Experts find success about 62% of the time. I define success as going from no erections to having erections able to penetrate or having PDE5 inhibitors no longer work and now they work great. The benefits of treatment tend to remain durable for at least a year.

Who is a good candidate for Acoustic Wave Therapy?

Generally, men with mild to moderate vasculogenic ED who have had some response to PDE5 inhibitors are ideal candidates for Acoustic Wave therapy. Other men, such as those with nerve damage due to pelvic cancer surgery and those with ED resulting from psychological causes, typically don’t respond to the treatment, according to experts.

Although Acoustic Wave therapy has a long track record in medicine, its use for treating ED in the United States is relatively new. Insurance for Acoustic Waves treatment would be a very reasonable option as part of an integrated treatment approach.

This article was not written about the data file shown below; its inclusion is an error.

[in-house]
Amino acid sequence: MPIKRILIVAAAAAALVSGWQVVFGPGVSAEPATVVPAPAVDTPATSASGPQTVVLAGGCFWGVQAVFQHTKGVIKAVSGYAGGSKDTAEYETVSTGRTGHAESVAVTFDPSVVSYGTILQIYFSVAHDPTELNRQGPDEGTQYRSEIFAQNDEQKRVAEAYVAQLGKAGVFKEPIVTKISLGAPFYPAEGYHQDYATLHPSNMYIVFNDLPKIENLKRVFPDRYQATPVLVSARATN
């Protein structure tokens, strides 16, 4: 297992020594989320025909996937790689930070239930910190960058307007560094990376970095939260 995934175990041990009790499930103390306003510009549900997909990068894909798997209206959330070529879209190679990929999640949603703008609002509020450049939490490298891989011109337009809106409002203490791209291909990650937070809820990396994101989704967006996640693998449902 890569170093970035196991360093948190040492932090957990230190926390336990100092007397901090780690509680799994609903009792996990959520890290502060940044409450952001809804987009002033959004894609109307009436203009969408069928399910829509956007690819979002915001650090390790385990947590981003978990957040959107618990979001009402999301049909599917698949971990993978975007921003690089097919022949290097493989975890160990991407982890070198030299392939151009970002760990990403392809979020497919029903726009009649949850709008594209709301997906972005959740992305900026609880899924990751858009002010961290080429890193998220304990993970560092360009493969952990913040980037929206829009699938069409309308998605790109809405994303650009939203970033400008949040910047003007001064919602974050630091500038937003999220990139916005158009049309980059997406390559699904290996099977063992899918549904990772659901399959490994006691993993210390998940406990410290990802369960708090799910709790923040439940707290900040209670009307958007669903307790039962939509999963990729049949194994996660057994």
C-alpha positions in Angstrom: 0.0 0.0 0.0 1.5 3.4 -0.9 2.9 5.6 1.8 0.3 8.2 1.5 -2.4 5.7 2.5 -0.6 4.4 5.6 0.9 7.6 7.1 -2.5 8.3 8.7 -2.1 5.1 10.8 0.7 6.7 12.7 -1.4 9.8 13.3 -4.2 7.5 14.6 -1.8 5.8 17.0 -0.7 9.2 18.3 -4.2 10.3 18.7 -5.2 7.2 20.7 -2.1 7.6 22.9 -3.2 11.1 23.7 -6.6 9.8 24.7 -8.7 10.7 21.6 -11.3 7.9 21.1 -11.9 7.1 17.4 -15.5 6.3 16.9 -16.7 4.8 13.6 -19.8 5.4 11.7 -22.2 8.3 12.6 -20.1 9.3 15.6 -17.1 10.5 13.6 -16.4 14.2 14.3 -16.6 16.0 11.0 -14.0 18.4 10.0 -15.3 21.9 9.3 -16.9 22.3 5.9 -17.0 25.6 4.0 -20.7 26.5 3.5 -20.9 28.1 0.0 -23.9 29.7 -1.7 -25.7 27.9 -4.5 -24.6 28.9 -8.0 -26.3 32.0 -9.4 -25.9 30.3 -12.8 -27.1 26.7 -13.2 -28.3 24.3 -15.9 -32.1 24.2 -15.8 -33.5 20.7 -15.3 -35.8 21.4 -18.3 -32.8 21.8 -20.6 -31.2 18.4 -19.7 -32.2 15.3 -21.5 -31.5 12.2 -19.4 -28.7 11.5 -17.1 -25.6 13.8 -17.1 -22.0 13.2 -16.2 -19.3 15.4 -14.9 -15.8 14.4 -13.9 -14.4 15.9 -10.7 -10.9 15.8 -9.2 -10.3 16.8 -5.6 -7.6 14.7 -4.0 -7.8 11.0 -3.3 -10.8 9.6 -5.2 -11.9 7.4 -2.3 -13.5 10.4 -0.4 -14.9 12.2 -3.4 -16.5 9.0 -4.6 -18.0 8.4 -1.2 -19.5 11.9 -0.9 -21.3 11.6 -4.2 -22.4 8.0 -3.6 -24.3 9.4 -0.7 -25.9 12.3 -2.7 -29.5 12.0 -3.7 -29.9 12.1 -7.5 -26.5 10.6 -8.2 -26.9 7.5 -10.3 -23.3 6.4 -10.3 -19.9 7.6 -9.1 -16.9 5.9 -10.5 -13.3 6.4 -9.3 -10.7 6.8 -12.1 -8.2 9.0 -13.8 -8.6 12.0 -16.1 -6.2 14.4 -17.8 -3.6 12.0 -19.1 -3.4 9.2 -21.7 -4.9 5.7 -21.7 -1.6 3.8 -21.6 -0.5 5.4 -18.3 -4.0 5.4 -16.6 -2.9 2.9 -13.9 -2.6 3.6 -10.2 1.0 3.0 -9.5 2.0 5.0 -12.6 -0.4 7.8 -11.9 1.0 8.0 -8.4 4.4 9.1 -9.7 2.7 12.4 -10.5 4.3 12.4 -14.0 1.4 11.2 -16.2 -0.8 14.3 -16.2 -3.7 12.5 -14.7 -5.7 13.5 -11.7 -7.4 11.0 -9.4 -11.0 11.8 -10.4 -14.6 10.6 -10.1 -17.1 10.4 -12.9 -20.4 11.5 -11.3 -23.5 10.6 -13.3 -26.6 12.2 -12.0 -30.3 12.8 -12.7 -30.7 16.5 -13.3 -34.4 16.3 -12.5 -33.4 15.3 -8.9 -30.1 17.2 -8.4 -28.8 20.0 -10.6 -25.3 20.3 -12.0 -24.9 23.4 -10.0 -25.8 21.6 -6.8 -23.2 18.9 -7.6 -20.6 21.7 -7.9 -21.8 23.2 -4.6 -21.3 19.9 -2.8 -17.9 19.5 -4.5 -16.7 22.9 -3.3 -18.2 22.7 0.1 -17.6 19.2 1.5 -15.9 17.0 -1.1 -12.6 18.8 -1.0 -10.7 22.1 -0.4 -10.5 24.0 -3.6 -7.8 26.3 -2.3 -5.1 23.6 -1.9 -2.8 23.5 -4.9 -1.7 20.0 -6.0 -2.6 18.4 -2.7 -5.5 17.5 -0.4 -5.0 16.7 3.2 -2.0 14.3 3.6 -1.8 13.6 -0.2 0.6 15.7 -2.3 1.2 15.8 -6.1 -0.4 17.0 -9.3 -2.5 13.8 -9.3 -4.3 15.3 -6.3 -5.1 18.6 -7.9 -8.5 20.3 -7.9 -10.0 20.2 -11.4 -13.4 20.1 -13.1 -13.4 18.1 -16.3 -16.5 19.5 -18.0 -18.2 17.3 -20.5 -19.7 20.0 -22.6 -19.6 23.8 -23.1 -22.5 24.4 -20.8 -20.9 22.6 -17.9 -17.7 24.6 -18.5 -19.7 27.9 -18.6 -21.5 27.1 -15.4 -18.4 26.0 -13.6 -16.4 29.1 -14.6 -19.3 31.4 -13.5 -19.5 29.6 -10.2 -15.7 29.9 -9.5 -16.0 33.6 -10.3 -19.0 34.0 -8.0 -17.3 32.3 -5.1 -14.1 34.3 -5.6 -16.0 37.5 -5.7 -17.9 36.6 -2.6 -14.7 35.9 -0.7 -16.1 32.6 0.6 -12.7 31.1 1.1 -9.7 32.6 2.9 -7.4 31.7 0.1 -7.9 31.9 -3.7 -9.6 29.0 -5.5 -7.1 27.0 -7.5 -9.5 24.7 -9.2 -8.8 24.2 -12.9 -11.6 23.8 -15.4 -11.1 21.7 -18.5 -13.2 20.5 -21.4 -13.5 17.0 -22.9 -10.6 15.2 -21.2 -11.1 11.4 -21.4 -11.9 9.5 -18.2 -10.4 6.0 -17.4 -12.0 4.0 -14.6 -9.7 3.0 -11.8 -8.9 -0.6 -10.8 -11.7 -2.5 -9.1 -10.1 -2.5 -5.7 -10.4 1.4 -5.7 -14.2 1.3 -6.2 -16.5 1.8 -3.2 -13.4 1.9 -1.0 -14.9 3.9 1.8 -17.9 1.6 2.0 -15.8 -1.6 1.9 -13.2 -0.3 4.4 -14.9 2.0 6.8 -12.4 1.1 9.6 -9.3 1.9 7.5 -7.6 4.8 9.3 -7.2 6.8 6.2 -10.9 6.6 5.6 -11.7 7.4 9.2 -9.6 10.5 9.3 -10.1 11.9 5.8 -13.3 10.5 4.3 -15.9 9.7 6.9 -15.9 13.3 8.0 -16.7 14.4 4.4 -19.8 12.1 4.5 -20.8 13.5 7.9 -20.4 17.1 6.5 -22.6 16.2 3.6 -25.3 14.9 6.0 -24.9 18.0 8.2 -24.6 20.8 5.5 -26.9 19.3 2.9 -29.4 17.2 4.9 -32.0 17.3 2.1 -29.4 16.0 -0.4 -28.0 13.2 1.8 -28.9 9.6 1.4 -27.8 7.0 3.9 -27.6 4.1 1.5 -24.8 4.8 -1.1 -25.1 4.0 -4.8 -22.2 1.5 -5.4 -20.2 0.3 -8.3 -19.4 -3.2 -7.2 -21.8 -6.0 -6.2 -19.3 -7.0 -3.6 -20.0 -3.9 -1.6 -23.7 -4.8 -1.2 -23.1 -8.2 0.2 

Experts say, for the right patient who’s counseled the right way, it’s a low- to zero-risk treatment that may have surprisingly good effects. If it doesn’t break the bank for you to have this therapy, it’s certainly worth considering.

Men interested in better erections and sexual performance may see improvement with one of the newest treatments for ED. Acoustic Wave therapy for erectile dysfunction uses soundwaves waves to increase blood flow in the penis, so there’s no surgery, drugs, or invasive procedures.

It may be a good option for men who:

  1. Desire a treatment to reverse the underlying cause of ED.
  2. Look for a better response to the oral medicines used to treat ED.
  3. Want a non-invasive treatment for their ED before moving on to other options.

The typical treatment course is 6 treatments over 6 weeks, and 50-80% of patients will report an improvement in their erections 30 days after they have completed the full treatment cycle.

How long does Acoustic Wave Therapy for ED last?

Individual results will vary, however, some studies have shown that a positive response can last up to two years.